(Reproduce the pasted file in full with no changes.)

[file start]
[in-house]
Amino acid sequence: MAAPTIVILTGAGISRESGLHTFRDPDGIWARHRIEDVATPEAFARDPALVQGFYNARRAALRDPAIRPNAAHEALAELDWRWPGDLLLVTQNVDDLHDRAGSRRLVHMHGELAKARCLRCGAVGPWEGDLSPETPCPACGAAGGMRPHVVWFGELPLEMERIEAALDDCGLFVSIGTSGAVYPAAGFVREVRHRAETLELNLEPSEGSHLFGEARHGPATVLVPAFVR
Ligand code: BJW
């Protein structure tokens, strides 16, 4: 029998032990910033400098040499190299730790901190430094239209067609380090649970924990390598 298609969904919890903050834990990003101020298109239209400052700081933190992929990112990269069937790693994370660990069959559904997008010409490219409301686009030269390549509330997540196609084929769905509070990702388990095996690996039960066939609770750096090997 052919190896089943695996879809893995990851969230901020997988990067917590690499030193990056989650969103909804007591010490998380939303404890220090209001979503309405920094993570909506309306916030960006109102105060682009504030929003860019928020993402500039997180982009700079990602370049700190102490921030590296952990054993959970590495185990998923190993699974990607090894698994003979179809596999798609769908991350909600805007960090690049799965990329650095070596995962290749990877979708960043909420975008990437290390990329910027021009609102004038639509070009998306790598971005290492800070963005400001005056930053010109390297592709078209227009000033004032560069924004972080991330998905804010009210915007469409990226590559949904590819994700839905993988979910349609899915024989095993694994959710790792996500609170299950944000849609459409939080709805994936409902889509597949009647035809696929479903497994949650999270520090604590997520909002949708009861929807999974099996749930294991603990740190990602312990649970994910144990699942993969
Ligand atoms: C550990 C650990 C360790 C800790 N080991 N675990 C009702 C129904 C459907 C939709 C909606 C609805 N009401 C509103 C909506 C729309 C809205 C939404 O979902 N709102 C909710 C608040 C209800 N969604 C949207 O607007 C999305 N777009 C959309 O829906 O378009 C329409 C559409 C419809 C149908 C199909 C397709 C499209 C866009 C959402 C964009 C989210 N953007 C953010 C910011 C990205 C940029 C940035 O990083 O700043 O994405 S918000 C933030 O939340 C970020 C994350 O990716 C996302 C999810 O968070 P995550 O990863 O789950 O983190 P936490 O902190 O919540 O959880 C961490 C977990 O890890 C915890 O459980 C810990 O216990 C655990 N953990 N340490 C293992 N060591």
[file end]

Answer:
[in-house]
Amino acid sequence: MAAPTIVILTGAGISRESGLHTFRDPDGIWARHRIEDVATPEAFARDPALVQGFYNARRAALRDPAIRPNAAHEALAELDWRWPGDLLLVTQNVDDLHDRAGSRRLVHMHGELAKARCLRCGAVGPWEGDLSPETPCPACGAAGGMRPHVVWFGELPLEMERIEAALDDCGLFVSIGTSGAVYPAAGFVREVRHRAETLELNLEPSEGSHLFGEARHGPATVLVPAFVR
Ligand code: BJW
């Protein structure tokens, strides 16, 4: 029998032990910033400098040499190299730790901190430094239209067609380090649970924990390598 298609969904919890903050834990990003101020298109239209400052700081933190992929990112990269069937790693994370660990069959559904997008010409490219409301686009030269390549509330997540196609084929769905509070990702388990095996690996039960066939609770750096090997 052919190896089943695996879809893995990851969230901020997988990067917590690499030193990056989650969103909804007591010490998380939303404890220090209001979503309405920094993570909506309306916030960006109102105060682009504030929003860019928020993402500039997180982009700079990602370049700190102490921030590296952990054993959970590495185990998923190993699974990607090894698994003979179809596999798609769908991350909600805007960090690049799965990329650095070596995962290749990877979708960043909420975008990437290390990329910027021009609102004038639509070009998306790598971005290492800070963005400001005056930053010109390297592709078209227009000033004032560069924004972080991330998905804010009210915007469409990226590559949904590819994700839905993988979910349609899915024989095993694994959710790792996500609170299950944000849609459409939080709805994936409902889509597949009647035809696929479903497994949650999270520090604590997520909002949708009861929807999974099996749930294991603990740190990602312990649970994910144990699942993969
Ligand atoms: C550990 C650990 C360790 C800790 N080991 N675990 C009702 C129904 C459907 C939709 C909606 C609805 N009401 C509103 C909506 C729309 C809205 C939404 O979902 N709102 C909710 C608040 C209800 N969604 C949207 O607007 C999305 N777009 C959309 O829906 O378009 C329409 C559409 C419809 C149908 C199909 C397709 C499209 C866009 C959402 C964009 C989210 N953007 C953010 C910011 C990205 C940029 C940035 O990083 O700043 O994405 S918000 C933030 O939340 C970020 C994350 O990716 C996302 C999810 O968070 P995550 O990863 O789950 O983190 P936490 O902190 O919540 O959880 C961490 C977990 O890890 C915890 O459980 C810990 O216990 C655990 N953990 N340490 C293992 N060591």